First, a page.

Investors, lenders, executives, managers, and other business leaders are extremely busy. I equate it to the saying:
They say I have A.D.H.D. they just don’t understand…oh look a squirrel!
That means that the Executive Summary has to be compelling and leave an unforgettable first impression for your business plan to get read. Sometimes the Executive Summary is the only thing the decision maker will read. Your goal is to get in the door and a great Executive Summary is the key factor.
What is an Executive Summary?
The Executive Summary tells the reader where your company is, where you want to take it, and why your business idea will be successful. If you are seeking financing, the executive summary is also your first opportunity to grab a potential investor’s interest.
The Executive Summary should highlight the strengths of your overall plan and therefore be the last section you write. However, it usually appears first in your business plan document.
Business Plan for Existing Businesses
This section should include information about your business, the names of the founders and their roles, how long you have been in business, type of work you do, partnerships, number of employees and business location(s).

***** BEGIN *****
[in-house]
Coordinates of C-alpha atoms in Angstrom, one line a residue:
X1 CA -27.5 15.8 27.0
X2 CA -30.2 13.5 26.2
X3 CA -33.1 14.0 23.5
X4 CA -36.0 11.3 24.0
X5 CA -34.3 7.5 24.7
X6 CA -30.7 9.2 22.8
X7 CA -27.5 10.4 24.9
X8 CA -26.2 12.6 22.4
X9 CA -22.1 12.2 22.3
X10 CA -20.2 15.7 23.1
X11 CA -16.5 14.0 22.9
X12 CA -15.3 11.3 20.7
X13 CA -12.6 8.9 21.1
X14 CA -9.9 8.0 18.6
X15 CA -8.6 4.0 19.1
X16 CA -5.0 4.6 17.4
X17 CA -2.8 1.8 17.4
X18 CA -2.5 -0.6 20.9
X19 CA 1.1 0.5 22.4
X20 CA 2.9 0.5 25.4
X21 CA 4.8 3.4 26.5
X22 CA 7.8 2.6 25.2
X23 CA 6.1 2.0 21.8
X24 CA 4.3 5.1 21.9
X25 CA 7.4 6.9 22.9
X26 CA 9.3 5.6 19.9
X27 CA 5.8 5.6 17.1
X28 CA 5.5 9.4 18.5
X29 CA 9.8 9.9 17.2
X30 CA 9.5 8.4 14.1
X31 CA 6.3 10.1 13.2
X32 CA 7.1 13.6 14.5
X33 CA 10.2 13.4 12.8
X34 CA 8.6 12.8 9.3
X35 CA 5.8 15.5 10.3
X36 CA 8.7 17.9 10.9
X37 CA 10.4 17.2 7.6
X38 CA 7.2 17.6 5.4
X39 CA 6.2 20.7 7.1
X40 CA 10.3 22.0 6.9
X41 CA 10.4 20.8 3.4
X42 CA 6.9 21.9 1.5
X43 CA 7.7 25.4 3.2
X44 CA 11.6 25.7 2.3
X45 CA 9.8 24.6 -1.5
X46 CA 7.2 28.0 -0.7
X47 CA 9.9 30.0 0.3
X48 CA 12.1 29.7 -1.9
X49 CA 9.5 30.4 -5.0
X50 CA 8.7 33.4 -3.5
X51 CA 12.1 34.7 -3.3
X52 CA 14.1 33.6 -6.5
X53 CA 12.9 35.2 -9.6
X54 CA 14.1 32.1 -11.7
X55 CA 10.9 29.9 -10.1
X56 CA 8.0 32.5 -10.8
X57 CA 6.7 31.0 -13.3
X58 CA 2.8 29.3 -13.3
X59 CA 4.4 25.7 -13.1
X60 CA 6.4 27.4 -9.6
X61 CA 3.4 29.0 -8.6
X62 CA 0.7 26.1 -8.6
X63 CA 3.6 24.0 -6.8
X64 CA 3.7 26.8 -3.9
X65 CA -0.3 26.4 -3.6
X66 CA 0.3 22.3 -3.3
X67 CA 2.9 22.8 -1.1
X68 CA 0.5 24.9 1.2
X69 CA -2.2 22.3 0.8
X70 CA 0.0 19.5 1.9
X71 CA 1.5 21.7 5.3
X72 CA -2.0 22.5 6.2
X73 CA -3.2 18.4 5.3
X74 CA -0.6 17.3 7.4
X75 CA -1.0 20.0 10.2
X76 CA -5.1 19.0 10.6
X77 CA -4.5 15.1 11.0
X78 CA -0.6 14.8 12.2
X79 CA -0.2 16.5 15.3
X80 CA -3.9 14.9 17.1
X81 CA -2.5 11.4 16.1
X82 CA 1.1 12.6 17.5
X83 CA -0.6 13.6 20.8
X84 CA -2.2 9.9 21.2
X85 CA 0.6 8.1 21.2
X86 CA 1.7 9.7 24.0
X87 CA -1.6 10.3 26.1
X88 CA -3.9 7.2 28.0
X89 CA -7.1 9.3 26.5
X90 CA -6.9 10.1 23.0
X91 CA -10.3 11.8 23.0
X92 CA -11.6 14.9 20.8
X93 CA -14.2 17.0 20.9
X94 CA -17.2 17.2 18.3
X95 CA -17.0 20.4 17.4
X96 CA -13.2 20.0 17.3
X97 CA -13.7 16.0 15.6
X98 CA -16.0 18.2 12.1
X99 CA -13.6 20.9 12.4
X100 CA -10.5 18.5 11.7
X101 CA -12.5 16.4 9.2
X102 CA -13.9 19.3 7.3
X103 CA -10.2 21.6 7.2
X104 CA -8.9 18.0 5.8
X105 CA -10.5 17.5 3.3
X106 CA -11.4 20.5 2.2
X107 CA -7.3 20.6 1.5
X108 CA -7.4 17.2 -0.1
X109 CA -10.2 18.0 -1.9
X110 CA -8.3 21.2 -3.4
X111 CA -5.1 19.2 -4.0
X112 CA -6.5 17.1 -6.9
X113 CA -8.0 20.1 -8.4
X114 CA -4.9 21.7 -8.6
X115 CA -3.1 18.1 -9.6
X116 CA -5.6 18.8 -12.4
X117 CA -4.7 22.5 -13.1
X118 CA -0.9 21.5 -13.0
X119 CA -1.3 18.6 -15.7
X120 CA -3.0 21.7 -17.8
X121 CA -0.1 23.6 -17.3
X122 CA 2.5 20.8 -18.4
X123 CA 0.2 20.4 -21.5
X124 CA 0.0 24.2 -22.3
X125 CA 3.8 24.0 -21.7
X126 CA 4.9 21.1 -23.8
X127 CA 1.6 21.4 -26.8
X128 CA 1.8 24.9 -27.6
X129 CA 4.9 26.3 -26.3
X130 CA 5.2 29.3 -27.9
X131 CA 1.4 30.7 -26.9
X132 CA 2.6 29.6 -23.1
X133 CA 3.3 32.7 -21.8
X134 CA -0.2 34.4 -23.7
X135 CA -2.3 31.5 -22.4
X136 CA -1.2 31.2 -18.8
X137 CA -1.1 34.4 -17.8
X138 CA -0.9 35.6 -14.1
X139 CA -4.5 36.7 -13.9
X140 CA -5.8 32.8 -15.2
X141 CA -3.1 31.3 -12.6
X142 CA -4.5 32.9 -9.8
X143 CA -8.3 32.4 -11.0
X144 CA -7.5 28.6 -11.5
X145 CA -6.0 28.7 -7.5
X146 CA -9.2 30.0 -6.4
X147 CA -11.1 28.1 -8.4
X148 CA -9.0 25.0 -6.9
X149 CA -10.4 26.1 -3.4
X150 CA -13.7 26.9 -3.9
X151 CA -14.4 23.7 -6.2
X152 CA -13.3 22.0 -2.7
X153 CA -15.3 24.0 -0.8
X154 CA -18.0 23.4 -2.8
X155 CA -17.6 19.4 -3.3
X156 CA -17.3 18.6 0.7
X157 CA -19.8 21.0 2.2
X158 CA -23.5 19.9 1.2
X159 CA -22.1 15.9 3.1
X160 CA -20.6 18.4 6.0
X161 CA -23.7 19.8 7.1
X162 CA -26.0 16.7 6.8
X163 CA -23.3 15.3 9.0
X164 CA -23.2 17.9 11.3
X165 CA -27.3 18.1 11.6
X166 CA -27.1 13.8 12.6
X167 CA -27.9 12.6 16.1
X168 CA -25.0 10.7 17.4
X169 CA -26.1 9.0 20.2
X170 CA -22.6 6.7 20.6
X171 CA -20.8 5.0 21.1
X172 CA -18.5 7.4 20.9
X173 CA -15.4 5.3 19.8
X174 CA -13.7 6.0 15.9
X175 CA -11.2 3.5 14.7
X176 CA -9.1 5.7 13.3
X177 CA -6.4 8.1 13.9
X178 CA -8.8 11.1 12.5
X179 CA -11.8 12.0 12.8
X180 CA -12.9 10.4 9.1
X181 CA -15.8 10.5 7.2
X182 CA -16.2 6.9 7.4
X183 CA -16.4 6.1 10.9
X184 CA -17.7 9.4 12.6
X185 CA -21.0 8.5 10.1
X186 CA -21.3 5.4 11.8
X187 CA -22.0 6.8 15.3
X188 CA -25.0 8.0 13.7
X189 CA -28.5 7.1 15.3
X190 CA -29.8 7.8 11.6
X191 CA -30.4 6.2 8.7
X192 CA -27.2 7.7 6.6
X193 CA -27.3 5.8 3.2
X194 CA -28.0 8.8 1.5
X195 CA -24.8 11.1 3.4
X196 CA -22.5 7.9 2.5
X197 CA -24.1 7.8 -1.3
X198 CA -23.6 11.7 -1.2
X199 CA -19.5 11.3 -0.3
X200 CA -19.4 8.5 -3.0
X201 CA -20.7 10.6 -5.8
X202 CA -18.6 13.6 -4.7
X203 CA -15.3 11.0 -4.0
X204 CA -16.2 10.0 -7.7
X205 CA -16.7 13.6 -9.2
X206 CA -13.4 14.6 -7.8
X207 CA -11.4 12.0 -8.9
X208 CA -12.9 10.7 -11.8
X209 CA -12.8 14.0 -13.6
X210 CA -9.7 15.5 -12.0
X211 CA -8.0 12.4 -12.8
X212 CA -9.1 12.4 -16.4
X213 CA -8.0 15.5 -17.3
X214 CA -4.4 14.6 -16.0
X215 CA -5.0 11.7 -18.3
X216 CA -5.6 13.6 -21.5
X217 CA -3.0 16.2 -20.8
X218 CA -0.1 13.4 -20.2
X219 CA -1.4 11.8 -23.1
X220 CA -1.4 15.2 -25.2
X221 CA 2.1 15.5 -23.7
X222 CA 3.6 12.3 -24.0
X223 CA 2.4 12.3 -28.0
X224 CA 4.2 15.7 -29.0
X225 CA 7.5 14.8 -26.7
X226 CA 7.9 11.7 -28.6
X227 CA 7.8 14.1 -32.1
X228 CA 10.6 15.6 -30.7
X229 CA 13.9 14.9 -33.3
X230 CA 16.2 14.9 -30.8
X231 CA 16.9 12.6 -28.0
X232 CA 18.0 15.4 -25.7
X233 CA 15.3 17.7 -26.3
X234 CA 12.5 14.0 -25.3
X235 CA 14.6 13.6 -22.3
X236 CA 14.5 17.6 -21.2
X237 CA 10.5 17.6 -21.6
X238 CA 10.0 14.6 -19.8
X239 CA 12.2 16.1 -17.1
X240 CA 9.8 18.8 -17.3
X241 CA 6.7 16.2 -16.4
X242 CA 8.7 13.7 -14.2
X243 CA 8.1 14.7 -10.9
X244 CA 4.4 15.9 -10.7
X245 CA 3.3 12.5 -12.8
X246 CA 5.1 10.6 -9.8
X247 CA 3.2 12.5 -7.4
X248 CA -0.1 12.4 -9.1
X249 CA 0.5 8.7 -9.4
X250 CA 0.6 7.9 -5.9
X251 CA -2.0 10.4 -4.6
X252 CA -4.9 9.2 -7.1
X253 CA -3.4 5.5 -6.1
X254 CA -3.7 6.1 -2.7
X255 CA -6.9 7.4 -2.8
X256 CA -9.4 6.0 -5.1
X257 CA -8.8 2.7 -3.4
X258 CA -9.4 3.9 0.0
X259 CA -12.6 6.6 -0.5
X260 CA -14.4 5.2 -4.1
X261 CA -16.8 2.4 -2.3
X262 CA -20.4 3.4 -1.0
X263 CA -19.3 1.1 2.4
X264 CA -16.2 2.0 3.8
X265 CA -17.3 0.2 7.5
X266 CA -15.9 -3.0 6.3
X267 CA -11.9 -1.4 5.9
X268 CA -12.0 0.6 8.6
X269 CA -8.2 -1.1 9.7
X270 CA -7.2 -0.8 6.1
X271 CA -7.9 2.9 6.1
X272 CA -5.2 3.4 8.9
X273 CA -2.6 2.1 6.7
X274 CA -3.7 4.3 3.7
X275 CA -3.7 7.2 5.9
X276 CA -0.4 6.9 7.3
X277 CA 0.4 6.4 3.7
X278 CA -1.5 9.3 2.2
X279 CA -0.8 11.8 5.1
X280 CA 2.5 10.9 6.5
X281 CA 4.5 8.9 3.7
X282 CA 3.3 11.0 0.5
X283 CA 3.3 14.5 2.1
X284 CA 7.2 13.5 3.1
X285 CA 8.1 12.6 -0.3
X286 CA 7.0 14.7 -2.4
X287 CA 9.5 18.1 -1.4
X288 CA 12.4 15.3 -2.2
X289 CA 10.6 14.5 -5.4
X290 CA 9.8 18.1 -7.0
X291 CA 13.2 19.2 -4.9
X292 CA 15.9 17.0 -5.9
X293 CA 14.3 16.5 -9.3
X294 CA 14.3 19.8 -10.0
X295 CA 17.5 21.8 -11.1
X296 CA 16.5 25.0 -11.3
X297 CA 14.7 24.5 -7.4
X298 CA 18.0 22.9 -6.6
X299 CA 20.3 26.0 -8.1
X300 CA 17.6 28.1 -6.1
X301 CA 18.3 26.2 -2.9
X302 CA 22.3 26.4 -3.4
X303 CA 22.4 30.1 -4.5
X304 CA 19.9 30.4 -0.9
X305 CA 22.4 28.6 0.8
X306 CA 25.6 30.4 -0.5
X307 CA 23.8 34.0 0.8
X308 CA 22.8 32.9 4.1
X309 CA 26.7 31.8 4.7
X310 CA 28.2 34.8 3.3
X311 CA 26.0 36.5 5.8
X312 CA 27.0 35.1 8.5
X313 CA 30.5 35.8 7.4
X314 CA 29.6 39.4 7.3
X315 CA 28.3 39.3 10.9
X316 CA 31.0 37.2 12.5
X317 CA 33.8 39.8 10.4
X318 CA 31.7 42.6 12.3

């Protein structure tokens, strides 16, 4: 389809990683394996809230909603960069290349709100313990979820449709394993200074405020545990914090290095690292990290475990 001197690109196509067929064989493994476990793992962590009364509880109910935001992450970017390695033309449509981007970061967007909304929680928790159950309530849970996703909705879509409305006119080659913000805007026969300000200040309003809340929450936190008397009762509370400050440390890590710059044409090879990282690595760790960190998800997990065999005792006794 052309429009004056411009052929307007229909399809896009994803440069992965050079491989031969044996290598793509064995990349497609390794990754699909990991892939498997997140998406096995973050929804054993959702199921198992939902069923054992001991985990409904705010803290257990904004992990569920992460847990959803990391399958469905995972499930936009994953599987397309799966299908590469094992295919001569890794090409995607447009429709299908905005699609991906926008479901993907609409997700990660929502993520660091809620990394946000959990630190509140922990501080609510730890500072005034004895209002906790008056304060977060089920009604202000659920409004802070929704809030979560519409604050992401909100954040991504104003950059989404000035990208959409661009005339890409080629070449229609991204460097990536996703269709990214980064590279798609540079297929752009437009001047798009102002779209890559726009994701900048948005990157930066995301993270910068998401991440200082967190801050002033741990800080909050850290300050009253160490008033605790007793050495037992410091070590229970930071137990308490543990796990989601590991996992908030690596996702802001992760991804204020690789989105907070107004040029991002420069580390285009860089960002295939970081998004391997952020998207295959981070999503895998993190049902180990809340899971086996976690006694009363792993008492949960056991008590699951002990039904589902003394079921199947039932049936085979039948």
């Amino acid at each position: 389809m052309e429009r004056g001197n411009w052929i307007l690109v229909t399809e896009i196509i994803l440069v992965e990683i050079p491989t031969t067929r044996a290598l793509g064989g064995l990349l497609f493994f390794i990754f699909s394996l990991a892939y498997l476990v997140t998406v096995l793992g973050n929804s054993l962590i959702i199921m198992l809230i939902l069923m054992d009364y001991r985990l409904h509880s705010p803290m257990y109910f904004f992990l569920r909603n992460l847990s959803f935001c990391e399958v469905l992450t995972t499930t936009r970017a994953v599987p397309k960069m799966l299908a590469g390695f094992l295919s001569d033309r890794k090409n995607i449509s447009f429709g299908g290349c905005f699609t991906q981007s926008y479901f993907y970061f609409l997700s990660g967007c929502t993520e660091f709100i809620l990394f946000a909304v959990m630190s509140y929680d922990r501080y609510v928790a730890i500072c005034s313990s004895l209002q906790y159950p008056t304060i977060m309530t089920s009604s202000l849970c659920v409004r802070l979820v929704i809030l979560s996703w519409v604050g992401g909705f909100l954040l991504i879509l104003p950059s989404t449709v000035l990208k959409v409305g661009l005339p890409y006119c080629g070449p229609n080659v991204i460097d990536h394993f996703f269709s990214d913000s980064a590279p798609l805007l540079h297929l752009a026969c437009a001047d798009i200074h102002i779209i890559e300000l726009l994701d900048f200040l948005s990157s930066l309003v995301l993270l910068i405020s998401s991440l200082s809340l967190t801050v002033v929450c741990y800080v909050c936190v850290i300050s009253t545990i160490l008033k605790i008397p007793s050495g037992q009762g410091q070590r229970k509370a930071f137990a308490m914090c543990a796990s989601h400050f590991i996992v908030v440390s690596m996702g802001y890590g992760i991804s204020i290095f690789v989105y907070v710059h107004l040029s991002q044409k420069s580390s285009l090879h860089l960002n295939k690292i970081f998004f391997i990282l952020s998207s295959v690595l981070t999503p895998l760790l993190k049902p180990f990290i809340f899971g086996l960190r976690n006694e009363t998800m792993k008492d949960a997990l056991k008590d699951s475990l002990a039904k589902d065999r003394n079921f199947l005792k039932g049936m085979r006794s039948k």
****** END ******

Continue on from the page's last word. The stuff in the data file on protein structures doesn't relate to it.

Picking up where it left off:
This section should contain financial or marketing highlights, projected sales and profits, unit sales, profitability and keys to success
Product/ServicesDescribe your products and/or services.
A list of your current investors and your information about the relationship with your bank and possible credit references and/or trade partners would be important to mention here.
Where do you want to take your business? What is the plan for the next three years?
Business Plan for Investors
This section should include information about your business, the names of the founders and their roles, partnerships, patents or technology, and special marketing approaches.
You must identify the problem that the investor will solve.
How do your product and/or service solve the problem?
Explain who your ideal customer is. It is not everyone but a specific group of people or businesses that need your product and/or service.
Who is your competition and why are you better?
What are the upcoming goals and how do you intend to achieve them?
1. Should be two pages or less in length.
2. Written in language appropriate for the target audience.
3. Consist of short and concise paragraphs.
4. Have a conclusion.
5. Should be able to stand alone if the rest of the business plan or report is absent.
6. Make readers want to read the whole business plan. Be compelling.
7. Write it after you have written everything else in your business plan. This way you can summarize and explain your company.
Often an investor or business leader will make a decision to continue reading a business plan with the impression the executive summary gives.
References: http://en.wikipedia.org/wiki/Executive_summary, http://www.sba.gov/content/business-plan-executive-summary, http://articles.bplans.com/writing-an-executive-summary/